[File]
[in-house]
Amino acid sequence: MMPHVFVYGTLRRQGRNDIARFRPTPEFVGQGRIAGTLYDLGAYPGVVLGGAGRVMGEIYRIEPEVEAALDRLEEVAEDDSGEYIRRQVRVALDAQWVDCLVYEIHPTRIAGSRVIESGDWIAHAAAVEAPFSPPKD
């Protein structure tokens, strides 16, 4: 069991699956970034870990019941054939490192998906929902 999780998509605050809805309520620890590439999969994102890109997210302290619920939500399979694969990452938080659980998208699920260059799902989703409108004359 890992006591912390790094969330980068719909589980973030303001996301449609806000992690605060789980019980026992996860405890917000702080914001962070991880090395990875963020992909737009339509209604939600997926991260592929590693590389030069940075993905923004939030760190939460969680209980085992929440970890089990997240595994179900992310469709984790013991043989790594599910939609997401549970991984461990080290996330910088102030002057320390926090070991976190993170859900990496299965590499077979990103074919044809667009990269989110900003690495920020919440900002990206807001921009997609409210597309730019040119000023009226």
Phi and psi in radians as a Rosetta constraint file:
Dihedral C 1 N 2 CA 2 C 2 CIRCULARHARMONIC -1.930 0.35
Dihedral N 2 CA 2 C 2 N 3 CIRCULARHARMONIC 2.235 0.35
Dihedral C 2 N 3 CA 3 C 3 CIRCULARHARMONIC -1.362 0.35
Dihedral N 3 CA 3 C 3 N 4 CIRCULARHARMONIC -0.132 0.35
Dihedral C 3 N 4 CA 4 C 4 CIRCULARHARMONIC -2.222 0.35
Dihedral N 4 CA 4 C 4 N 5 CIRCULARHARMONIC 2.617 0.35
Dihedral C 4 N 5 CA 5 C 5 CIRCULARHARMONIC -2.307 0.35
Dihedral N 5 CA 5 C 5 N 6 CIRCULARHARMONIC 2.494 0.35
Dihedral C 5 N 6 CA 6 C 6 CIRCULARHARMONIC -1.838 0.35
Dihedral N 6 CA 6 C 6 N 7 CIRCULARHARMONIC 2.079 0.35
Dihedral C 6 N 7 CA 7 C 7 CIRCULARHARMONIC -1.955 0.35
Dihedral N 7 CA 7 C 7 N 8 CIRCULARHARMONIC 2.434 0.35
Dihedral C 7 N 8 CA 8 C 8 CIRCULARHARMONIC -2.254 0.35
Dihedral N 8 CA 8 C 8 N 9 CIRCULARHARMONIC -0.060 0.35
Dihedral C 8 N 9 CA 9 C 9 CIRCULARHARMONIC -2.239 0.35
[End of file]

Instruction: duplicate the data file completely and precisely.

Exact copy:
[in-house]
Amino acid sequence: MMPHVFVYGTLRRQGRNDIARFRPTPEFVGQGRIAGTLYDLGAYPGVVLGGAGRVMGEIYRIEPEVEAALDRLEEVAEDDSGEYIRRQVRVALDAQWVDCLVYEIHPTRIAGSRVIESGDWIAHAAAVEAPFSPPKD
């Protein structure tokens, strides 16, 4: 069991699956970034870990019941054939490192998906929902 999780998509605050809805309520620890590439999969994102890109997210302290619920939500399979694969990452938080659980998208699920260059799902989703409108004359 890992006591912390790094969330980068719909589980973030303001996301449609806000992690605060789980019980026992996860405890917000702080914001962070991880090395990875963020992909737009339509209604939600997926991260592929590693590389030069940075993905923004939030760190939460969680209980085992929440970890089990997240595994179900992310469709984790013991043989790594599910939609997401549970991984461990080290996330910088102030002057320390926090070991976190993170859900990496299965590499077979990103074919044809667009990269989110900003690495920020919440900002990206807001921009997609409210597309730019040119000023009226």
Phi and psi in radians as a Rosetta constraint file:
Dihedral C 1 N 2 CA 2 C 2 CIRCULARHARMONIC -1.930 0.35
Dihedral N 2 CA 2 C 2 N 3 CIRCULARHARMONIC 2.235 0.35
Dihedral C 2 N 3 CA 3 C 3 CIRCULARHARMONIC -1.362 0.35
Dihedral N 3 CA 3 C 3 N 4 CIRCULARHARMONIC -0.132 0.35
Dihedral C 3 N 4 CA 4 C 4 CIRCULARHARMONIC -2.222 0.35
Dihedral N 4 CA 4 C 4 N 5 CIRCULARHARMONIC 2.617 0.35
Dihedral C 4 N 5 CA 5 C 5 CIRCULARHARMONIC -2.307 0.35
Dihedral N 5 CA 5 C 5 N 6 CIRCULARHARMONIC 2.494 0.35
Dihedral C 5 N 6 CA 6 C 6 CIRCULARHARMONIC -1.838 0.35
Dihedral N 6 CA 6 C 6 N 7 CIRCULARHARMONIC 2.079 0.35
Dihedral C 6 N 7 CA 7 C 7 CIRCULARHARMONIC -1.955 0.35
Dihedral N 7 CA 7 C 7 N 8 CIRCULARHARMONIC 2.434 0.35
Dihedral C 7 N 8 CA 8 C 8 CIRCULARHARMONIC -2.254 0.35
Dihedral N 8 CA 8 C 8 N 9 CIRCULARHARMONIC -0.060 0.35
Dihedral C 8 N 9 CA 9 C 9 CIRCULARHARMONIC -2.239 0.35